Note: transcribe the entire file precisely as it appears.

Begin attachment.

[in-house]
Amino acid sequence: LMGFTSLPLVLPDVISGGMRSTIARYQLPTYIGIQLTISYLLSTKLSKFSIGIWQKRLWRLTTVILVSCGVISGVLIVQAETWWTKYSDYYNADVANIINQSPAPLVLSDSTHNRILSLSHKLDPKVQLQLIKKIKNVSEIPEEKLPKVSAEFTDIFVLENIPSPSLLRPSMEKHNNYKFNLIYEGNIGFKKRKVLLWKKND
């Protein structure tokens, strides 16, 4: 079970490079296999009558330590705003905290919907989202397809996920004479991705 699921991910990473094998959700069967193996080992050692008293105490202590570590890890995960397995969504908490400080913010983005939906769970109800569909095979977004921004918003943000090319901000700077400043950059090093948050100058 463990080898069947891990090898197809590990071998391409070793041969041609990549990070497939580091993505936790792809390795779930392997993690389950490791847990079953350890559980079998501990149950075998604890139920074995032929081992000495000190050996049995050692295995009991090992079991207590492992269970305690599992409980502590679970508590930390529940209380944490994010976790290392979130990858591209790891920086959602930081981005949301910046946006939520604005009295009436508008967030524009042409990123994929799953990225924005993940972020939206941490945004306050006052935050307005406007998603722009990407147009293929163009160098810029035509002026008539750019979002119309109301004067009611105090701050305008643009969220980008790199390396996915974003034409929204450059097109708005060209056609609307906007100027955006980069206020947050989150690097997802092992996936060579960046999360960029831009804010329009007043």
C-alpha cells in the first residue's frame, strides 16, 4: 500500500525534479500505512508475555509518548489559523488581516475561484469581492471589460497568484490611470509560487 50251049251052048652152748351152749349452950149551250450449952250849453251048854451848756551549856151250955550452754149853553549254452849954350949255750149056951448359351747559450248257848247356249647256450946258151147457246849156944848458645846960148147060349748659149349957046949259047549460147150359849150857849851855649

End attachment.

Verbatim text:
[in-house]
Amino acid sequence: LMGFTSLPLVLPDVISGGMRSTIARYQLPTYIGIQLTISYLLSTKLSKFSIGIWQKRLWRLTTVILVSCGVISGVLIVQAETWWTKYSDYYNADVANIINQSPAPLVLSDSTHNRILSLSHKLDPKVQLQLIKKIKNVSEIPEEKLPKVSAEFTDIFVLENIPSPSLLRPSMEKHNNYKFNLIYEGNIGFKKRKVLLWKKND
């Protein structure tokens, strides 16, 4: 079970490079296999009558330590705003905290919907989202397809996920004479991705 699921991910990473094998959700069967193996080992050692008293105490202590570590890890995960397995969504908490400080913010983005939906769970109800569909095979977004921004918003943000090319901000700077400043950059090093948050100058 463990080898069947891990090898197809590990071998391409070793041969041609990549990070497939580091993505936790792809390795779930392997993690389950490791847990079953350890559980079998501990149950075998604890139920074995032929081992000495000190050996049995050692295995009991090992079991207590492992269970305690599992409980502590679970508590930390529940209380944490994010976790290392979130990858591209790891920086959602930081981005949301910046946006939520604005009295009436508008967030524009042409990123994929799953990225924005993940972020939206941490945004306050006052935050307005406007998603722009990407147009293929163009160098810029035509002026008539750019979002119309109301004067009611105090701050305008643009969220980008790199390396996915974003034409929204450059097109708005060209056609609307906007100027955006980069206020947050989150690097997802092992996936060579960046999360960029831009804010329009007043």
C-alpha cells in the first residue's frame, strides 16, 4: 500500500525534479500505512508475555509518548489559523488581516475561484469581492471589460497568484490611470509560487 50251049251052048652152748351152749349452950149551250450449952250849453251048854451848756551549856151250955550452754149853553549254452849954350949255750149056951448359351747559450248257848247356249647256450946258151147457246849156944848458645846960148147060349748659149349957046949259047549460147150359849150857849851855649